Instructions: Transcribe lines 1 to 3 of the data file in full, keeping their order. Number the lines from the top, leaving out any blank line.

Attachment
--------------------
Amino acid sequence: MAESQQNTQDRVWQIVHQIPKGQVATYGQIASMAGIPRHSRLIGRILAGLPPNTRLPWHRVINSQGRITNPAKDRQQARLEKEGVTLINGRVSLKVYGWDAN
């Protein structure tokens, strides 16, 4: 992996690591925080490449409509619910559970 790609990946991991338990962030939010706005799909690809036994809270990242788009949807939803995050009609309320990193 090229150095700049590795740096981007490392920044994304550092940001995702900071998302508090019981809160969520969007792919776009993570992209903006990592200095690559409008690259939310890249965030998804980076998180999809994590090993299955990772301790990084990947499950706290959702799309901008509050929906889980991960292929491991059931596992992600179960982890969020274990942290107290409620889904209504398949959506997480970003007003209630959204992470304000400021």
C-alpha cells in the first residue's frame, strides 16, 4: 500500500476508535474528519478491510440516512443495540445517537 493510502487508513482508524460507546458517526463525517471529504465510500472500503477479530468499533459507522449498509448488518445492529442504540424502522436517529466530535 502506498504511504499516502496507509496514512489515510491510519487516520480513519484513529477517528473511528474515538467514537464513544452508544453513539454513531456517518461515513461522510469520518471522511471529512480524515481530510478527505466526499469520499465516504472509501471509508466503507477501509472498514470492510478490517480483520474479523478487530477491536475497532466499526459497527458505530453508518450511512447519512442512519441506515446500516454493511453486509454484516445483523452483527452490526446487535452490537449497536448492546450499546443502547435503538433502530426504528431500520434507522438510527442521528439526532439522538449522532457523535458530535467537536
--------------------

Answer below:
Amino acid sequence: MAESQQNTQDRVWQIVHQIPKGQVATYGQIASMAGIPRHSRLIGRILAGLPPNTRLPWHRVINSQGRITNPAKDRQQARLEKEGVTLINGRVSLKVYGWDAN
């Protein structure tokens, strides 16, 4: 992996690591925080490449409509619910559970 790609990946991991338990962030939010706005799909690809036994809270990242788009949807939803995050009609309320990193 090229150095700049590795740096981007490392920044994304550092940001995702900071998302508090019981809160969520969007792919776009993570992209903006990592200095690559409008690259939310890249965030998804980076998180999809994590090993299955990772301790990084990947499950706290959702799309901008509050929906889980991960292929491991059931596992992600179960982890969020274990942290107290409620889904209504398949959506997480970003007003209630959204992470304000400021």
C-alpha cells in the first residue's frame, strides 16, 4: 500500500476508535474528519478491510440516512443495540445517537 493510502487508513482508524460507546458517526463525517471529504465510500472500503477479530468499533459507522449498509448488518445492529442504540424502522436517529466530535 502506498504511504499516502496507509496514512489515510491510519487516520480513519484513529477517528473511528474515538467514537464513544452508544453513539454513531456517518461515513461522510469520518471522511471529512480524515481530510478527505466526499469520499465516504472509501471509508466503507477501509472498514470492510478490517480483520474479523478487530477491536475497532466499526459497527458505530453508518450511512447519512442512519441506515446500516454493511453486509454484516445483523452483527452490526446487535452490537449497536448492546450499546443502547435503538433502530426504528431500520434507522438510527442521528439526532439522538449522532457523535458530535467537536